Two years after Ahmaud Arbery’s jog through a south Georgia neighborhood ended in his murder, the tragedy received a rare designation on Feb. 22, when the three white men who killed him were also convicted of executing a hate crime.

A federal jury found that Travis McMichael and his father, Gregory McMichael, along with their neighbor William “Roddie” Bryan, chased and killed Arbery in a residential street because he was Black.

It’s an uncommon conviction in federal courts. Of the 1,864 suspects referred for federal prosecution with hate crime as the leading charge, only 284 made it all the way to conviction between 2005 and 2019, according to the Bureau of Justice Statistics. During that 15-year period, only two defendants in Georgia were convicted of federal hate crime charges.

It’s not clear how many of those hate-crime prosecutions were for anti-Black attacks, but over the last decade, there have been more bias attacks reported against Blacks than any other race, ethnicity, religious affiliation or sexual orientation, according to the FBI’s Crime Data Explorer.

Besiki Kutateladze, a criminology professor at Florida International University, said the low number of federal hate crime convictions is not surprising because “it’s extremely rare for many of these crimes to get reported [to the police] in the first place.” In Arbery’s case, it was the McMichaels’ and Bryan’s word against a murdered victim.

“If we do not prosecute hate criminals with hate motivation, we will not be able to prevent those crimes from happening in the future,” Kutateladze said. “The whole point of the criminal punishment is to prosecute and punish, to teach a lesson to this individual as well as others who have contemplated similar offenses.”

More from Worldacad Atlanta: Is A Guilty Verdict Enough? Black Residents in Atlanta Aren’t So Sure.

When police arrived at the crime scene in Satilla Shores, Georgia, on Feb. 23, 2020, Arbery had been shot multiple times with a shotgun that Travis McMichael admitted to firing. The shooter was splattered with Arbery’s blood, yet police did not handcuff Travis McMichael at the scene.

The McMichaels told police that they suspected the 25-year-old Black man was a burglar and pursued him under the state's now-dismantled citizens arrest law. Police did not find any weapons or stolen items on Arbery.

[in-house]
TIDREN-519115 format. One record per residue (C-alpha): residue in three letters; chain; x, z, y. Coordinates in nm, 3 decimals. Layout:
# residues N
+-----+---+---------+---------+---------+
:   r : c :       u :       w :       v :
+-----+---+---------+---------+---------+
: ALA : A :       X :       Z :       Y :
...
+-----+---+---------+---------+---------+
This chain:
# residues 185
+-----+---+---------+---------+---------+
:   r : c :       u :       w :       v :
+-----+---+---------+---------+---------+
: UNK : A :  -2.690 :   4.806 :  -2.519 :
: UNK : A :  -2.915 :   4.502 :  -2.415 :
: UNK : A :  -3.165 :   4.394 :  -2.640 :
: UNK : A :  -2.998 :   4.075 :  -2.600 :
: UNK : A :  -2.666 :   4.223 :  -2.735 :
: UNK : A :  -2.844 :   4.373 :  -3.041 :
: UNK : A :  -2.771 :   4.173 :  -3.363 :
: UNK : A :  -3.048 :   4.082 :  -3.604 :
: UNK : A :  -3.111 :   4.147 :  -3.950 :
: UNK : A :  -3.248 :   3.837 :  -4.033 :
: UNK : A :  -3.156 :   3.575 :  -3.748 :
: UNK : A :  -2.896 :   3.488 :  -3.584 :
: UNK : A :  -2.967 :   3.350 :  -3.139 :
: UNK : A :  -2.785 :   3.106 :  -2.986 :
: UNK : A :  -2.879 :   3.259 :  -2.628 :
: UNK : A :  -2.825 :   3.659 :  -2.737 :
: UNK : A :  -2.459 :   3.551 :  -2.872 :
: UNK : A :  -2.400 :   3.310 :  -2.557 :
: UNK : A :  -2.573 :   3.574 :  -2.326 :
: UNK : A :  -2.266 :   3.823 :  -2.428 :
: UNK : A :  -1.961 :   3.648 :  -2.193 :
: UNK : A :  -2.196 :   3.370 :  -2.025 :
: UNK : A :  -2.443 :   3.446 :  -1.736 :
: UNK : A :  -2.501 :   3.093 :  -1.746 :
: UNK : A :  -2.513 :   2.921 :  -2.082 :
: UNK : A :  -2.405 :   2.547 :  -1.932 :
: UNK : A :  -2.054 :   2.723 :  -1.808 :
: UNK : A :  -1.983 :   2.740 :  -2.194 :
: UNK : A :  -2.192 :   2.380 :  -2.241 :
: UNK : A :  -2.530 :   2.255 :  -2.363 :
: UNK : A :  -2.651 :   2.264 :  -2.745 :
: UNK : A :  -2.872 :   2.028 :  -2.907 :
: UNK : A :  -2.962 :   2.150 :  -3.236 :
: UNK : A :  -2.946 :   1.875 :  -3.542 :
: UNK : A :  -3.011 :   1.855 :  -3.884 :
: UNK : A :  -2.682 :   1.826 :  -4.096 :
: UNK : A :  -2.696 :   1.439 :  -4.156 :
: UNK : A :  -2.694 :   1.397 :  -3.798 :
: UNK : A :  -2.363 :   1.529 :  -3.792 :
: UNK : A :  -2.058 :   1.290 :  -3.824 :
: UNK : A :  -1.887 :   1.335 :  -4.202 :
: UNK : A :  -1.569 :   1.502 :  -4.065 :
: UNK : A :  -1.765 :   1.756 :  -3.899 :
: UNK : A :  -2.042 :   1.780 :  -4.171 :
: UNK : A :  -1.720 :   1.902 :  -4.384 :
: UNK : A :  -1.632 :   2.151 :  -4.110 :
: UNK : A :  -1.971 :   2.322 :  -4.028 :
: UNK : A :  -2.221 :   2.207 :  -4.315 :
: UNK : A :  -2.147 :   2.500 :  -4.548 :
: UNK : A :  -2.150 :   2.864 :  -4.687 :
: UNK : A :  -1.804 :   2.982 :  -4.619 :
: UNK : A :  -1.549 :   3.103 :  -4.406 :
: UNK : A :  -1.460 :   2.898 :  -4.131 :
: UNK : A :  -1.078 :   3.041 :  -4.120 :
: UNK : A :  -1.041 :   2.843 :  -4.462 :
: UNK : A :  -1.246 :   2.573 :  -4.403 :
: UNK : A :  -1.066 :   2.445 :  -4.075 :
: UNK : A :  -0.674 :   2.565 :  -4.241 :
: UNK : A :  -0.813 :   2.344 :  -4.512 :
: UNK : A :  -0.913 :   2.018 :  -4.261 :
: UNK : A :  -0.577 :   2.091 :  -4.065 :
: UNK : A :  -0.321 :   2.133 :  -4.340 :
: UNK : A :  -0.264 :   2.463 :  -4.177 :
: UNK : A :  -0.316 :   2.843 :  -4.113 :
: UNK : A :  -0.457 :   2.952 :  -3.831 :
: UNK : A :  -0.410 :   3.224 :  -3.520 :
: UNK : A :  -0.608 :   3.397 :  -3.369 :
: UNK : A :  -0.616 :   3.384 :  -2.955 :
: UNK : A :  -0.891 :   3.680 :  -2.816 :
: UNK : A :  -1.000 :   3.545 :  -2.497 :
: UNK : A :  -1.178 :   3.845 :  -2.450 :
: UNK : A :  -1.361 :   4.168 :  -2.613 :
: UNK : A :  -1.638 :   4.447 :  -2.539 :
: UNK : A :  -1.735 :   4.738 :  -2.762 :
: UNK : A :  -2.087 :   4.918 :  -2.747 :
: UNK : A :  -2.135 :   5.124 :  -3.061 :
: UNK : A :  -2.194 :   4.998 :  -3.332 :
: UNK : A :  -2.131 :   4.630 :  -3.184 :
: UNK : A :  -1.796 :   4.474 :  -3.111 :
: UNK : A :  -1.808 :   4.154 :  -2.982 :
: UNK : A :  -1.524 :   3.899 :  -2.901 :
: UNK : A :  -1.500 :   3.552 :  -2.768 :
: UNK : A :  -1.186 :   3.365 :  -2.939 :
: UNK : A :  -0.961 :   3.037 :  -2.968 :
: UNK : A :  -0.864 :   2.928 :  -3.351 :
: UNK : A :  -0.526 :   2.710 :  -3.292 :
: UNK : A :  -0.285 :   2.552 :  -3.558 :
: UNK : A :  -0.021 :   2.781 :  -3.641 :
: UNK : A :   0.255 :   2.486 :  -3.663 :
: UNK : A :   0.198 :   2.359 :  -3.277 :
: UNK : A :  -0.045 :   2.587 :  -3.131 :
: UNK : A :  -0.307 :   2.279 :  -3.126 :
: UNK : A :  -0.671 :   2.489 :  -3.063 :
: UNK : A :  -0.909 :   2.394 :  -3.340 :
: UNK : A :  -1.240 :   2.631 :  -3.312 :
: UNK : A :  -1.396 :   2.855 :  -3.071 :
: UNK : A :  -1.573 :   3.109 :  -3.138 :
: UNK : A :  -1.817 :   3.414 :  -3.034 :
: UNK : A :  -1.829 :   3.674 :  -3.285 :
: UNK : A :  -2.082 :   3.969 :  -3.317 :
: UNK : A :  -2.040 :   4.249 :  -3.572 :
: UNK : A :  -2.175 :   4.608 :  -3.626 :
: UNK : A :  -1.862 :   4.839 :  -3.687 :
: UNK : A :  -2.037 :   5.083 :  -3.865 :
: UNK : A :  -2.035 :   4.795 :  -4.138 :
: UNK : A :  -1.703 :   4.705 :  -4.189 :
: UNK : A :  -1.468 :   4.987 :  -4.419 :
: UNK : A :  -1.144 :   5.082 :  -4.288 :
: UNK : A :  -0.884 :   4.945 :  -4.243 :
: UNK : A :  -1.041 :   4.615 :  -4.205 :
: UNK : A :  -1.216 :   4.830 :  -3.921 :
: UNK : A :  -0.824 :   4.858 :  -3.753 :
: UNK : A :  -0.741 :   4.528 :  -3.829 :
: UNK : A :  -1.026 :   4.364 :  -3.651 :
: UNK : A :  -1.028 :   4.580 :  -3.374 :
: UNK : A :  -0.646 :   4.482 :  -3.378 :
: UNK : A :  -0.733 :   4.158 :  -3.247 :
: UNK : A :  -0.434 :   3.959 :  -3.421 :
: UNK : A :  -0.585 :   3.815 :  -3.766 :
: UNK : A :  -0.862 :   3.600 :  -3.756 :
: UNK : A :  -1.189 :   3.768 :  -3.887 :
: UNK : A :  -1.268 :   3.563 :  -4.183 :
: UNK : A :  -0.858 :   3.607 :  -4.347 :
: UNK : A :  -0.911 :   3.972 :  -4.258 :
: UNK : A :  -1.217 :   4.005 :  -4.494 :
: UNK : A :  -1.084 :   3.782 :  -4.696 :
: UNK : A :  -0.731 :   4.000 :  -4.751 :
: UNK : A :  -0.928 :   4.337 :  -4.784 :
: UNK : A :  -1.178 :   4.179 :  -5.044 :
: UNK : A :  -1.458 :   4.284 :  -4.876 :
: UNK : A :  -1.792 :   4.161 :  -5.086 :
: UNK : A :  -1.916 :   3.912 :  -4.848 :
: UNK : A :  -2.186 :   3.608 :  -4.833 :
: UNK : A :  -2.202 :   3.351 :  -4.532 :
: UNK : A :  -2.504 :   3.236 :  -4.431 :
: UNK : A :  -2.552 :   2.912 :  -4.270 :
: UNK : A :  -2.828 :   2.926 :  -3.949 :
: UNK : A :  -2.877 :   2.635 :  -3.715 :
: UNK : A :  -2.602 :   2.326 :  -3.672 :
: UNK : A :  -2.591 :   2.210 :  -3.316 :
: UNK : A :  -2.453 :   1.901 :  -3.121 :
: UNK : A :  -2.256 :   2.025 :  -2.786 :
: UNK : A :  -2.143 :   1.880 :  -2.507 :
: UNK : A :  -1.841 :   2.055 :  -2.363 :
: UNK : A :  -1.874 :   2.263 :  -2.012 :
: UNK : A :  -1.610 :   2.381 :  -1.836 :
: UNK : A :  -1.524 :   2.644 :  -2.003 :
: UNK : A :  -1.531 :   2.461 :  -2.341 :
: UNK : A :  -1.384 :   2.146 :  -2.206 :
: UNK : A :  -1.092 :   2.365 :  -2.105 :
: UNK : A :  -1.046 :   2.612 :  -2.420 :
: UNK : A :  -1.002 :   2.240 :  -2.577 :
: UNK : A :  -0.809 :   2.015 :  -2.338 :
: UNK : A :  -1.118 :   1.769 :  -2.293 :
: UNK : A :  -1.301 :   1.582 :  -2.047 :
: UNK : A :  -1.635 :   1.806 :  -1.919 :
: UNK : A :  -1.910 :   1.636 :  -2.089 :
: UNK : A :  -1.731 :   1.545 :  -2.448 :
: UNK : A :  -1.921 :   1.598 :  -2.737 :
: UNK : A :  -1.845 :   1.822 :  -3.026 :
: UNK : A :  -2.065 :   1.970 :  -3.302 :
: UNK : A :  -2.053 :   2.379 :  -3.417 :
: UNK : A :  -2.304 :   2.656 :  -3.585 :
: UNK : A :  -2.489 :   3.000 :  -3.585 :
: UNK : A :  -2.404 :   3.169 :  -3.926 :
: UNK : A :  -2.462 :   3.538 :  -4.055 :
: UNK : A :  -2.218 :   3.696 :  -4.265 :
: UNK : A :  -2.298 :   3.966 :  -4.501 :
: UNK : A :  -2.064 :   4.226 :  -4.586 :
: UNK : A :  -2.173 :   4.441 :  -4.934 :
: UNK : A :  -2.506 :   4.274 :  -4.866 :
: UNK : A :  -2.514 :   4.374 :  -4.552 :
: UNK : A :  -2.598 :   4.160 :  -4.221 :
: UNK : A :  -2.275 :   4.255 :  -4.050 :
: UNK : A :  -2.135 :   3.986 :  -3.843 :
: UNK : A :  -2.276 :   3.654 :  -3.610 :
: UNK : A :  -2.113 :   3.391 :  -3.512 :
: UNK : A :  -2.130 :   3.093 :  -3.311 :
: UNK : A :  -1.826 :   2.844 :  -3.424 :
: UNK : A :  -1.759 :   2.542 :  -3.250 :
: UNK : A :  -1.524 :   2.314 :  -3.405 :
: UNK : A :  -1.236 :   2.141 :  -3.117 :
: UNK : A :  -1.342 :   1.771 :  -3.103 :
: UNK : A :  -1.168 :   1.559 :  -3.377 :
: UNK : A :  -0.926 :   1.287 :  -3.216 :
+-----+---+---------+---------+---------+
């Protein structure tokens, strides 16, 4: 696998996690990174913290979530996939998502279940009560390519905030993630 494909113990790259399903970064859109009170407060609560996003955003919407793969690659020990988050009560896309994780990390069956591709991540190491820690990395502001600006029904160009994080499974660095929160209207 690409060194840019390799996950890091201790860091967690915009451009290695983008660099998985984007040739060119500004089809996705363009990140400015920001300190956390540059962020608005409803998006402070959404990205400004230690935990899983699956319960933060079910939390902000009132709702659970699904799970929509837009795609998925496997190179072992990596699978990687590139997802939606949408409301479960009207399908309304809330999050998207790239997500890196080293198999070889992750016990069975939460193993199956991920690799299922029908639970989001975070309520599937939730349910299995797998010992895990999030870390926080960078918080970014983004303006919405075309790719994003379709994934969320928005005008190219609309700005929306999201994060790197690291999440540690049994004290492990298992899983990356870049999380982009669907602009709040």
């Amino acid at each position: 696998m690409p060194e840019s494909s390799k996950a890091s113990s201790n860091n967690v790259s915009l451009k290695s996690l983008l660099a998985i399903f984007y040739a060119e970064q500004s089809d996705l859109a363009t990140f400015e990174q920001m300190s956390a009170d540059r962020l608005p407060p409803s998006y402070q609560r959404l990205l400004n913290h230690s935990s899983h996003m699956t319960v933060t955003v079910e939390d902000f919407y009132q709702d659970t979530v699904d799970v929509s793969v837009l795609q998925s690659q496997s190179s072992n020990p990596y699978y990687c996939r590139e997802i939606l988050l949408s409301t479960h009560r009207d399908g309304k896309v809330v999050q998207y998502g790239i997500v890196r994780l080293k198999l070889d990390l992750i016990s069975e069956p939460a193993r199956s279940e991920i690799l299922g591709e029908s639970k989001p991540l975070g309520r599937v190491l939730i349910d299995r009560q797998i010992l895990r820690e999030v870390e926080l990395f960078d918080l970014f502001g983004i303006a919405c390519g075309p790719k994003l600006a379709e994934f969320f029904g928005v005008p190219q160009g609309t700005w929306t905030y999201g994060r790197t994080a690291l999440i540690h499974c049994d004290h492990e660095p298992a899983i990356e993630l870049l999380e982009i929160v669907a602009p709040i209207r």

The McMichaels and Bryan, who joined the chase with his recording cellphone in tow, were allowed to go home.

It wasn’t until Bryan’s cellphone video was made public more than two months later that he and the McMichaels were indicted in state court for murder. And it wasn’t until April 28, 2021 — 14 months after the crime — that a grand jury indicted the trio on federal hate crime charges.

The current method of investigating and prosecuting hate crimes is a “legal failure,” said Jeannine Bell, an author and professor of law at Indiana University Bloomington.

She noted that more than 80% of police departments across the country reported to the FBI that their jurisdiction did not have a single hate crime in 2020, according to a Politico analysis. And prosecutors are “reluctant to bring hate crime charges, because they worry that juries will not convict individuals of hate crimes,” Bell said.

But the vast majority of federal hate crimes that are tried result in convictions, and 85% of those convictions resulted in prison sentences, according to the Bureau of Justice Statistics.

“The Ahmaud Arbery case should serve as an example to prosecutors that you can win and you should try,” Bell said. “That should be an inspiration for them.”

For an individual to be found guilty of a federal hate crime, prosecutors have to show that the defendant threatened or used force to interfere with someone’s regular activities because of the victim’s race, color, religion or national origin. A hateful motivation can be simple to show when a suspect attacks religious clothing or an ethnic symbol, said Melba V. Pearson, a former homicide prosecutor and civil rights attorney.

“It seems that it has to be someone wearing a hijab or wearing a yarmulke or something like that for it to trigger that, yes – those garments are clear symbols of a religious group, and that makes it much easier to prove that you're a targeted person,” Pearson said.